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Police investigator and “Survivor” winner holds survivor strategy program for walkers, joggers

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CEDAR RAPIDS, Iowa (KWWL) — A winner of the hit show “Survivor,” who also doubles as an Iowa police officer, is empowering people with survivor strategies on outdoor trials.

Sara Lacina knows first-hand what it takes to survive, from her training as a Cedar Rapids Police investigator to a winner of Season 25 of the television show, “Survivor.”

In a free event to the public hosted by the police department, Lacina shared her skills and knowledge in order to empower others in taking control of their personal safety.

“The tips that I get in my everyday life and my activities outside of work have definitely prepared me for being more aware of my surroundings and how to survive,” Lacina said.

A group of 80 people showed up to listen to Lacina, who shared tips like how to be more observant and aware, like advising people to not wear noise-canceling headphones.

“In the event that an attack could happen to you, how can you be prepared for it and how to keep yourself safe and then also how to recognize potential threats or predators or things like that, so that you can find ways to either deter them or completely avoid them,” she said.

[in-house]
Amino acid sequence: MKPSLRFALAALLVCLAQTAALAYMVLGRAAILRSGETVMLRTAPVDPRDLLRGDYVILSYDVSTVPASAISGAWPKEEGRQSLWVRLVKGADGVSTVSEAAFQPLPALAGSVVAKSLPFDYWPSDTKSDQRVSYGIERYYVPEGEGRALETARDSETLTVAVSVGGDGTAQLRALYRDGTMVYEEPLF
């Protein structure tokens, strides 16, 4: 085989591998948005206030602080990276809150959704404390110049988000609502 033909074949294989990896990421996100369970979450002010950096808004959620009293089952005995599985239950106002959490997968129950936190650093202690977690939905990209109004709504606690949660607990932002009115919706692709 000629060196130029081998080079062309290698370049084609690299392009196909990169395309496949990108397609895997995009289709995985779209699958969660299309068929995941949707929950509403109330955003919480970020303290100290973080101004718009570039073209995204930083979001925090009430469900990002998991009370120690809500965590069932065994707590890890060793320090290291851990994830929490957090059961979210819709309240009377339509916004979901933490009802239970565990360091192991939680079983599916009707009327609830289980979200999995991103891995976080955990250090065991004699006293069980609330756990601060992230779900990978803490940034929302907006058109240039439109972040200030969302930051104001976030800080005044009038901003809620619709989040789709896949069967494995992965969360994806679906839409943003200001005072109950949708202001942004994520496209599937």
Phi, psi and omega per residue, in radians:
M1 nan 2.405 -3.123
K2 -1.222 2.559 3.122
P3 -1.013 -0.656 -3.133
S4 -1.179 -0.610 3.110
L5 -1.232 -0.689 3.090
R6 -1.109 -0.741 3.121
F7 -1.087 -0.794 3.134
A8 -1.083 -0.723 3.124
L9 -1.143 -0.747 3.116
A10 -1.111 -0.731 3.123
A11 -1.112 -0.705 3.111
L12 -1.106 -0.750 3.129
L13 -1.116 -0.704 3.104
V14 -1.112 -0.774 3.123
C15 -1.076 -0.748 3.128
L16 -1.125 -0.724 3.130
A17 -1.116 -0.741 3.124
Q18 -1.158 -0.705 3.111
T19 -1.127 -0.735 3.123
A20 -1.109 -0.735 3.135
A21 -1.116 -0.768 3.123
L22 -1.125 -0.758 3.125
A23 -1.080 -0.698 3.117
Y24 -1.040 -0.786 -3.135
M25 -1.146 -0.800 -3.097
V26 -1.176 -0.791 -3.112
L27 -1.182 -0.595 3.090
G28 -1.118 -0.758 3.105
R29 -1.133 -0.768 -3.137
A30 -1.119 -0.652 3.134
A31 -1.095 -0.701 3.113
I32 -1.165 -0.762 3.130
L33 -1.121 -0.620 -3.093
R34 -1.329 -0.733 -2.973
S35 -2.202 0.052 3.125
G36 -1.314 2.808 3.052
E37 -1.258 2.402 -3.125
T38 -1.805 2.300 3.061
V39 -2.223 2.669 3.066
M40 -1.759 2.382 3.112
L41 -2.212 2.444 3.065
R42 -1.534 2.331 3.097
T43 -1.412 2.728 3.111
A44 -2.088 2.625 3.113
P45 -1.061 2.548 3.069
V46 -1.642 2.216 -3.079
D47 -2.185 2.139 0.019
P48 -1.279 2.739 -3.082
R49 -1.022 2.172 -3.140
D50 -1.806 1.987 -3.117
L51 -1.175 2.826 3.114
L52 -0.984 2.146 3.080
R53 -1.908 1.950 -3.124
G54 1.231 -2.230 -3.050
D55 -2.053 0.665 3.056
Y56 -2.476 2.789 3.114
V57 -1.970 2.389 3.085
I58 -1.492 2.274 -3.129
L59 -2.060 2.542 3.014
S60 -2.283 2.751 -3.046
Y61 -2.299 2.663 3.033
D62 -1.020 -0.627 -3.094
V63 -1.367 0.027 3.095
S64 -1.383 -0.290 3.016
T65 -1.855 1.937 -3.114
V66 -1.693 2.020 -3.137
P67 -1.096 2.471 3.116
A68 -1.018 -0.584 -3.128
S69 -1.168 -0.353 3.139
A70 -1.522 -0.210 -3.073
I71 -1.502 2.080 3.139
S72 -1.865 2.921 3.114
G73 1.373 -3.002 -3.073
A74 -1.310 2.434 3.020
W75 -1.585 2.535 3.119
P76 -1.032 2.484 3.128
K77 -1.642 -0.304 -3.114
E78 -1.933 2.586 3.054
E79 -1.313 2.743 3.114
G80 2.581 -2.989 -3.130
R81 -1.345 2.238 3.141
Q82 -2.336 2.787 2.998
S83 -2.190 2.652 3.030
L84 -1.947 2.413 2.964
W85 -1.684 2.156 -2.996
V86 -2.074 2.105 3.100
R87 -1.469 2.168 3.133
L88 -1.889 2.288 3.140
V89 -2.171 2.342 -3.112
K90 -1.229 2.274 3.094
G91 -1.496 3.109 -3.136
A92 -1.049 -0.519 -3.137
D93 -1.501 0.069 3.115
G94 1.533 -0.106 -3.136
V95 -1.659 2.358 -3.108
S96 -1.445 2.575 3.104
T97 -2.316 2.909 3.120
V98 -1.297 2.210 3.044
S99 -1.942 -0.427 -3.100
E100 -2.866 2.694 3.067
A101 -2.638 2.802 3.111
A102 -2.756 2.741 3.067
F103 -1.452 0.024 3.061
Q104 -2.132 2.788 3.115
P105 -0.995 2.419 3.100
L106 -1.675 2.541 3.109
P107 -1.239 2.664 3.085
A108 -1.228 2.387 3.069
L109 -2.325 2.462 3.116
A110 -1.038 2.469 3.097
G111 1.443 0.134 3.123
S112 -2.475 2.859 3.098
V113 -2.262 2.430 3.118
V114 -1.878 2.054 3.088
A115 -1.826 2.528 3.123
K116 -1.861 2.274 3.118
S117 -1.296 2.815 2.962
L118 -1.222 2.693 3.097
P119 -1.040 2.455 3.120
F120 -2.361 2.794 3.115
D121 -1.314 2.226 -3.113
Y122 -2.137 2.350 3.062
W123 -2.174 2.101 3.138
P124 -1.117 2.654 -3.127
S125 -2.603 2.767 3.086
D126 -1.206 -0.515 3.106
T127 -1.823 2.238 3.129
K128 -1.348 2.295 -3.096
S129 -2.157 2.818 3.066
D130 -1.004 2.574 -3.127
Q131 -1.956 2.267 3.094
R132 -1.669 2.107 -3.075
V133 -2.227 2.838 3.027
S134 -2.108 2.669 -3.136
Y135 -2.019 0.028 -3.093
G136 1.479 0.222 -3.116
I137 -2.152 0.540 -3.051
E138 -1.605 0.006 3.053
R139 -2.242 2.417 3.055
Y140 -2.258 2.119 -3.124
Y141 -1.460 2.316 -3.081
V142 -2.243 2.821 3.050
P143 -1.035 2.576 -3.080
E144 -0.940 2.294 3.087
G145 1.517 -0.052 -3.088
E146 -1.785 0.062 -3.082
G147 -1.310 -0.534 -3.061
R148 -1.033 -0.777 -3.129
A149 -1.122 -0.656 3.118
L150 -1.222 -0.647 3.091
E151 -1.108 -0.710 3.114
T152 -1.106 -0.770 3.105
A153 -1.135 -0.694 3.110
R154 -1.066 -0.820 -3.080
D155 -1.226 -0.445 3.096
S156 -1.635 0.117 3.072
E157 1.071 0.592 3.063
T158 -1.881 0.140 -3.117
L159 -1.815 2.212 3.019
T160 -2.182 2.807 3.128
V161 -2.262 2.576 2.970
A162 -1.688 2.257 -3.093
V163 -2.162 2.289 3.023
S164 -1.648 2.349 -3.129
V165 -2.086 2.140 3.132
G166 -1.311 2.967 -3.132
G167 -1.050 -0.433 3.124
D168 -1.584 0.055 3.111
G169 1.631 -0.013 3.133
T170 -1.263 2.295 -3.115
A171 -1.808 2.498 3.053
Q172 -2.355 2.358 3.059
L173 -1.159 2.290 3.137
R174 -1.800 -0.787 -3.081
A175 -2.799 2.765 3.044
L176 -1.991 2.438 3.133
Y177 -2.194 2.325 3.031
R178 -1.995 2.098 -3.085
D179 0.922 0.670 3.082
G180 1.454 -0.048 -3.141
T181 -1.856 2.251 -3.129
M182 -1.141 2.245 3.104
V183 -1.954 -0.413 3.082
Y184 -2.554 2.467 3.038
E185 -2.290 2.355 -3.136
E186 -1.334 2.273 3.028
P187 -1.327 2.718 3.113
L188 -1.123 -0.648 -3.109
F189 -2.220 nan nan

Lacina also talked about how important observation skills are. Honing in on her experience as a police officer, she recommended people take mental notes of people while out, such as clothing, height, weight, build and visible tattoos.

The event comes several months after Cedar Rapids woman, April Mead was harassed by four teens which later resulted in charges against all four.

During the event, Mead stood up to share her frightening experience.

“I did feel like I was endangered, but I didn’t know quite what to do,” Mead told the room.

Reflecting, Mead also spoke about what she would do differently.

“I did have my phone with me. It took me too long, I think, to call for help,” she told them.

Mead also said the ordeal taught her to be more observant and aware. She also added it’s important that others, who may not experience anything on a trail directly but witness something unusual, speak up.

The hope was to make more people feel comfortable taking to the trails.

“I, myself, have been a victim of not being safe running in an area just feeling uncomfortable and that’s not a good feeling. I hope that when people walk away from this that they can feel confident and safe,” Lacina said.

Lacina also talked about how it’s important to walk or run with confidence. She said to keep your head up and make eye contact with potential attackers to show them that you see them, and that you’re not an easy target.

Always keep your phone with, Lacina said, and if you feel like your life is endangered, call 911.

The Cedar Rapids Police Department said the event was in no way to suggest the city is unsafe. They have few incidents reported to them about problems on trails but they recognize that some cases, like harassment, may go unreported.

They always encourage people to call them whether it was something you experienced or witnessed. It may help others, too.